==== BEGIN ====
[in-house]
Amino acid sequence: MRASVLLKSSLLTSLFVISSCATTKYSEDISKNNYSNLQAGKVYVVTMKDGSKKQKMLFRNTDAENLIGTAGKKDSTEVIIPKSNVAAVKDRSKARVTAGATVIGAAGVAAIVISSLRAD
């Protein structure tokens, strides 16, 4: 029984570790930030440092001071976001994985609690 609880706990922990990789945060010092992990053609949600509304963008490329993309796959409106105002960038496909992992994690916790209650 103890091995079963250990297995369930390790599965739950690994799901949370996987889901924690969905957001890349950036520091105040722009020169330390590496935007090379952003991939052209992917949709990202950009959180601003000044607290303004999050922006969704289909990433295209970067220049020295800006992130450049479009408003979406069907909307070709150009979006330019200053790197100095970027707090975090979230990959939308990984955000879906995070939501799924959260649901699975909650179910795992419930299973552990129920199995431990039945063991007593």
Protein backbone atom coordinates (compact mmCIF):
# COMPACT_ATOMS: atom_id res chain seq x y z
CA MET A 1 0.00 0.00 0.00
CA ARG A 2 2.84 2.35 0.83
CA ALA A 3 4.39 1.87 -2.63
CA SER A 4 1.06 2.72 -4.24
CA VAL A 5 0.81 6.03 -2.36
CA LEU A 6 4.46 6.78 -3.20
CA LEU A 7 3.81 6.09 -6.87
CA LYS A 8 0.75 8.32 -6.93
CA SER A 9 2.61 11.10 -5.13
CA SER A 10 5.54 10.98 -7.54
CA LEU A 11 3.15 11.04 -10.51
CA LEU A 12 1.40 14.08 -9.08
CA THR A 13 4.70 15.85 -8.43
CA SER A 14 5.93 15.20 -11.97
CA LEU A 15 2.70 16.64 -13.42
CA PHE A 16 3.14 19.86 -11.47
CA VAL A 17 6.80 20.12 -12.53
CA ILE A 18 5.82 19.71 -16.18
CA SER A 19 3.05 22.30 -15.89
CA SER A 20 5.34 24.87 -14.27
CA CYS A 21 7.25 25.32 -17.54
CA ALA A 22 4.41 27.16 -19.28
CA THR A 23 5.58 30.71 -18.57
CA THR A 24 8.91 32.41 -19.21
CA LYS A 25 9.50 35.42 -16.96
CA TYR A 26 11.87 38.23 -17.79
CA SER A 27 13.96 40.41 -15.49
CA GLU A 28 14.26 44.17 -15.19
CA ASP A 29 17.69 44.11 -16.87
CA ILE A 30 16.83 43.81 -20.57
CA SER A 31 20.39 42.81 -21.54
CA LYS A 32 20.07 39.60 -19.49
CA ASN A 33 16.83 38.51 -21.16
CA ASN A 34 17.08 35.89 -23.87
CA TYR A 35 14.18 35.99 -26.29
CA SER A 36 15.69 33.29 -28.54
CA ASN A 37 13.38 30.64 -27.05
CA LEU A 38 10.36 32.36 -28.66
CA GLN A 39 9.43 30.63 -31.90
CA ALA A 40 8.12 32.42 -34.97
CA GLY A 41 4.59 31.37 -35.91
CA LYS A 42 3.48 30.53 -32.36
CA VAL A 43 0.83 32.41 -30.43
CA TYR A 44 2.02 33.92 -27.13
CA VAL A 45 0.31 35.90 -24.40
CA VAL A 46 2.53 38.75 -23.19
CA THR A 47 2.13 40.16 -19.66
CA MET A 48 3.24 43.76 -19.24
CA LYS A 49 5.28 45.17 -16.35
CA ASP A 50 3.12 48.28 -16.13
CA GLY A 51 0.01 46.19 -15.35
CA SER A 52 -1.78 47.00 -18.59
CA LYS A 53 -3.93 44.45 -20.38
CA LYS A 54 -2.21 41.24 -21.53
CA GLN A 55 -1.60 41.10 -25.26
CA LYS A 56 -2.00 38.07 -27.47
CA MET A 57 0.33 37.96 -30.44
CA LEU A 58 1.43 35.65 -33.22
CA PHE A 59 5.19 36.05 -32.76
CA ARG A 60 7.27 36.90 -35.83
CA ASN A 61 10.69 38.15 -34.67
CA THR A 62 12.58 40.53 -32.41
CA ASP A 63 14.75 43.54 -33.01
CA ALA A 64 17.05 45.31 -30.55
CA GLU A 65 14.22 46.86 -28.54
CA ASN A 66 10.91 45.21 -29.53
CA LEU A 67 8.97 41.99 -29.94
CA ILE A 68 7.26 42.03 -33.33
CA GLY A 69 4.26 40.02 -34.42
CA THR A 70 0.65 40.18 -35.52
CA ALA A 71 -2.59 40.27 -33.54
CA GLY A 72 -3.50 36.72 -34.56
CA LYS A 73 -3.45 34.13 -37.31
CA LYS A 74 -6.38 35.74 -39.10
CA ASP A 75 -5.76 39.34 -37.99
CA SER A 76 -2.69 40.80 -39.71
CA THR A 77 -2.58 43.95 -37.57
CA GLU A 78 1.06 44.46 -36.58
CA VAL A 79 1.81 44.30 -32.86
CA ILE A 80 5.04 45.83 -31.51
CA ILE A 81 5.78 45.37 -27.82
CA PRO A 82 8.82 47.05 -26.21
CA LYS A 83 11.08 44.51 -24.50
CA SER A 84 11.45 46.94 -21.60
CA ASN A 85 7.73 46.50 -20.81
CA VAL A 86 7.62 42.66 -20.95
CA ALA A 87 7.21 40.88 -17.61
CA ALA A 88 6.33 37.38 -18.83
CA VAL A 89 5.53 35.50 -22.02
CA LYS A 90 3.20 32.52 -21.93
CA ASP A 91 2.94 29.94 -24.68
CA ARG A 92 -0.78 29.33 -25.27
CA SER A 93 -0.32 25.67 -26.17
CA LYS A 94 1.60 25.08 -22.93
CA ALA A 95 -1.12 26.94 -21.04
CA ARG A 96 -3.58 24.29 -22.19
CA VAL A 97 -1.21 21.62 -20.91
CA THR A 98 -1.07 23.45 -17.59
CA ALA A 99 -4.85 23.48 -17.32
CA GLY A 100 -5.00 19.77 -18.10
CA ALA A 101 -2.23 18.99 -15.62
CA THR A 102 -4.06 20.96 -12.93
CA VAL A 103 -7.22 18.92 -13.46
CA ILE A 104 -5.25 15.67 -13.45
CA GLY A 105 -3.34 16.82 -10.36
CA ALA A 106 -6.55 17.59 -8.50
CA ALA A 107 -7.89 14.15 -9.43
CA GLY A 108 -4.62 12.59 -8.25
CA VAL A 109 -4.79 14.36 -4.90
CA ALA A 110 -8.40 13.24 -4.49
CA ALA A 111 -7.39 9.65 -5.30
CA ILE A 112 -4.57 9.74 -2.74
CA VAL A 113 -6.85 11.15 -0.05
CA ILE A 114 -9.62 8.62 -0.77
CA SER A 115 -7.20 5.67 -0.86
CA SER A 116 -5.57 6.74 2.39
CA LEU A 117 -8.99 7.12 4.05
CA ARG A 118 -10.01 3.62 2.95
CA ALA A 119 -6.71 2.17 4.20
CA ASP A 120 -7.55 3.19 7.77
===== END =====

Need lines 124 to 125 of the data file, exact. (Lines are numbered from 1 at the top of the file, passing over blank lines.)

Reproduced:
CA ALA A 119 -6.71 2.17 4.20
CA ASP A 120 -7.55 3.19 7.77